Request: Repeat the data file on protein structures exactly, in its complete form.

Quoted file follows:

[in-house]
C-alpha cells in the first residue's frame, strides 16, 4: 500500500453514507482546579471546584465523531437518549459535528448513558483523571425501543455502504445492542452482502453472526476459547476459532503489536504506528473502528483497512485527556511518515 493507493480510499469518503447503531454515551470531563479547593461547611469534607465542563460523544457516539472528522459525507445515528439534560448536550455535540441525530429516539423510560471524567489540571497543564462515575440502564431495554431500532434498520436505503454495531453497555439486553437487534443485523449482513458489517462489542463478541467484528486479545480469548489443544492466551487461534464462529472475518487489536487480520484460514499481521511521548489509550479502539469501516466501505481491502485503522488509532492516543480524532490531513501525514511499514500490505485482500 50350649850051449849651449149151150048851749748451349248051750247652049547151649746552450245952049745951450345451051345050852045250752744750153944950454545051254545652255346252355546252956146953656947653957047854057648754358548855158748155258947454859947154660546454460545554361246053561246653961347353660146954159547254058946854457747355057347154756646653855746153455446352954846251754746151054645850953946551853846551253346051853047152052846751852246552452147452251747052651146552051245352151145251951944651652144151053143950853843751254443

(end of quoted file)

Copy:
[in-house]
C-alpha cells in the first residue's frame, strides 16, 4: 500500500453514507482546579471546584465523531437518549459535528448513558483523571425501543455502504445492542452482502453472526476459547476459532503489536504506528473502528483497512485527556511518515 493507493480510499469518503447503531454515551470531563479547593461547611469534607465542563460523544457516539472528522459525507445515528439534560448536550455535540441525530429516539423510560471524567489540571497543564462515575440502564431495554431500532434498520436505503454495531453497555439486553437487534443485523449482513458489517462489542463478541467484528486479545480469548489443544492466551487461534464462529472475518487489536487480520484460514499481521511521548489509550479502539469501516466501505481491502485503522488509532492516543480524532490531513501525514511499514500490505485482500 50350649850051449849651449149151150048851749748451349248051750247652049547151649746552450245952049745951450345451051345050852045250752744750153944950454545051254545652255346252355546252956146953656947653957047854057648754358548855158748155258947454859947154660546454460545554361246053561246653961347353660146954159547254058946854457747355057347154756646653855746153455446352954846251754746151054645850953946551853846551253346051853047152052846751852246552452147452251747052651146552051245352151145251951944651652144151053143950853843751254443